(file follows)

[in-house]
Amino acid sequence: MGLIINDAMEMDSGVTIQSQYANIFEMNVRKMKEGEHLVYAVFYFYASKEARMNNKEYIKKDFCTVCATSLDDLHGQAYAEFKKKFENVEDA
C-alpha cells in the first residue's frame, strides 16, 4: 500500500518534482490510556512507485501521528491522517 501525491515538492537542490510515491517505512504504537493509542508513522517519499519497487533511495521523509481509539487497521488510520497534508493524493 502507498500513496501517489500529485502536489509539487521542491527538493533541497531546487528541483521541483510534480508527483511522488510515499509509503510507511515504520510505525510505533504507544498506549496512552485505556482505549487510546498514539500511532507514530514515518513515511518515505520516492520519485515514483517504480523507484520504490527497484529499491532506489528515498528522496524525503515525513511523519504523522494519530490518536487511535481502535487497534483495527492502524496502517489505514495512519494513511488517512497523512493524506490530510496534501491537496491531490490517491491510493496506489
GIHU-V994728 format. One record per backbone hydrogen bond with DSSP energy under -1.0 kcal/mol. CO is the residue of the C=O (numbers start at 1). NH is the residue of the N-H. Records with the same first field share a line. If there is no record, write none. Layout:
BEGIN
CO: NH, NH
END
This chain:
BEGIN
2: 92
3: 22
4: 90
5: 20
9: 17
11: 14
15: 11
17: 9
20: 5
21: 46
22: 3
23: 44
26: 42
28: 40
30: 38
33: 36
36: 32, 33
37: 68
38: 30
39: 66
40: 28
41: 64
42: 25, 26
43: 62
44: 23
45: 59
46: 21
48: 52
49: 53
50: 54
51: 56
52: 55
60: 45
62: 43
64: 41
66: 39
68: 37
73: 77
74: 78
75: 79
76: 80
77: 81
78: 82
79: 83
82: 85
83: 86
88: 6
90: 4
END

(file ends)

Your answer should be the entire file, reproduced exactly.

[in-house]
Amino acid sequence: MGLIINDAMEMDSGVTIQSQYANIFEMNVRKMKEGEHLVYAVFYFYASKEARMNNKEYIKKDFCTVCATSLDDLHGQAYAEFKKKFENVEDA
C-alpha cells in the first residue's frame, strides 16, 4: 500500500518534482490510556512507485501521528491522517 501525491515538492537542490510515491517505512504504537493509542508513522517519499519497487533511495521523509481509539487497521488510520497534508493524493 502507498500513496501517489500529485502536489509539487521542491527538493533541497531546487528541483521541483510534480508527483511522488510515499509509503510507511515504520510505525510505533504507544498506549496512552485505556482505549487510546498514539500511532507514530514515518513515511518515505520516492520519485515514483517504480523507484520504490527497484529499491532506489528515498528522496524525503515525513511523519504523522494519530490518536487511535481502535487497534483495527492502524496502517489505514495512519494513511488517512497523512493524506490530510496534501491537496491531490490517491491510493496506489
GIHU-V994728 format. One record per backbone hydrogen bond with DSSP energy under -1.0 kcal/mol. CO is the residue of the C=O (numbers start at 1). NH is the residue of the N-H. Records with the same first field share a line. If there is no record, write none. Layout:
BEGIN
CO: NH, NH
END
This chain:
BEGIN
2: 92
3: 22
4: 90
5: 20
9: 17
11: 14
15: 11
17: 9
20: 5
21: 46
22: 3
23: 44
26: 42
28: 40
30: 38
33: 36
36: 32, 33
37: 68
38: 30
39: 66
40: 28
41: 64
42: 25, 26
43: 62
44: 23
45: 59
46: 21
48: 52
49: 53
50: 54
51: 56
52: 55
60: 45
62: 43
64: 41
66: 39
68: 37
73: 77
74: 78
75: 79
76: 80
77: 81
78: 82
79: 83
82: 85
83: 86
88: 6
90: 4
END